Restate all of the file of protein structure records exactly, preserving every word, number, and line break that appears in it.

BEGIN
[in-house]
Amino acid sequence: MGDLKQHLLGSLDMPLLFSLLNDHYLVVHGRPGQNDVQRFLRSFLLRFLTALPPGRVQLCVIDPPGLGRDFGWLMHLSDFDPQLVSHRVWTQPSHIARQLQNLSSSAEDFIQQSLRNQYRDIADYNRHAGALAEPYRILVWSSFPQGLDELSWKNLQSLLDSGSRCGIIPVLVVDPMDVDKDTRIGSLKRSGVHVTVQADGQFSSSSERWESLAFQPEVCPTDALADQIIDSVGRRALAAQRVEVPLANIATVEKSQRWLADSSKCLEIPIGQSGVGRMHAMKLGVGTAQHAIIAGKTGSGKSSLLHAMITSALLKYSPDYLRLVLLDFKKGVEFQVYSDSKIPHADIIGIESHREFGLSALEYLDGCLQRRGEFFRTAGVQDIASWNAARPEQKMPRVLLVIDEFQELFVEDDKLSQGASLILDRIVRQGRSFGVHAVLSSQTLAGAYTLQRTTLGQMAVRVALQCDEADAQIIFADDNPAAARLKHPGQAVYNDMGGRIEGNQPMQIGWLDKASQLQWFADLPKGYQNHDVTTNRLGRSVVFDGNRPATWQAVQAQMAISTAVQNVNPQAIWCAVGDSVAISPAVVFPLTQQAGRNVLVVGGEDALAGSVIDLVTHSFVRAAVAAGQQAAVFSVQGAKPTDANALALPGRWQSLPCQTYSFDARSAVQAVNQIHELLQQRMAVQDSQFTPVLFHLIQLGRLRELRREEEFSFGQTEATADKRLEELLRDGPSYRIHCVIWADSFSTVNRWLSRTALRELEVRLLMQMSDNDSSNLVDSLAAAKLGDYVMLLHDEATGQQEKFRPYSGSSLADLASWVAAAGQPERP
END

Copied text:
[in-house]
Amino acid sequence: MGDLKQHLLGSLDMPLLFSLLNDHYLVVHGRPGQNDVQRFLRSFLLRFLTALPPGRVQLCVIDPPGLGRDFGWLMHLSDFDPQLVSHRVWTQPSHIARQLQNLSSSAEDFIQQSLRNQYRDIADYNRHAGALAEPYRILVWSSFPQGLDELSWKNLQSLLDSGSRCGIIPVLVVDPMDVDKDTRIGSLKRSGVHVTVQADGQFSSSSERWESLAFQPEVCPTDALADQIIDSVGRRALAAQRVEVPLANIATVEKSQRWLADSSKCLEIPIGQSGVGRMHAMKLGVGTAQHAIIAGKTGSGKSSLLHAMITSALLKYSPDYLRLVLLDFKKGVEFQVYSDSKIPHADIIGIESHREFGLSALEYLDGCLQRRGEFFRTAGVQDIASWNAARPEQKMPRVLLVIDEFQELFVEDDKLSQGASLILDRIVRQGRSFGVHAVLSSQTLAGAYTLQRTTLGQMAVRVALQCDEADAQIIFADDNPAAARLKHPGQAVYNDMGGRIEGNQPMQIGWLDKASQLQWFADLPKGYQNHDVTTNRLGRSVVFDGNRPATWQAVQAQMAISTAVQNVNPQAIWCAVGDSVAISPAVVFPLTQQAGRNVLVVGGEDALAGSVIDLVTHSFVRAAVAAGQQAAVFSVQGAKPTDANALALPGRWQSLPCQTYSFDARSAVQAVNQIHELLQQRMAVQDSQFTPVLFHLIQLGRLRELRREEEFSFGQTEATADKRLEELLRDGPSYRIHCVIWADSFSTVNRWLSRTALRELEVRLLMQMSDNDSSNLVDSLAAAKLGDYVMLLHDEATGQQEKFRPYSGSSLADLASWVAAAGQPERP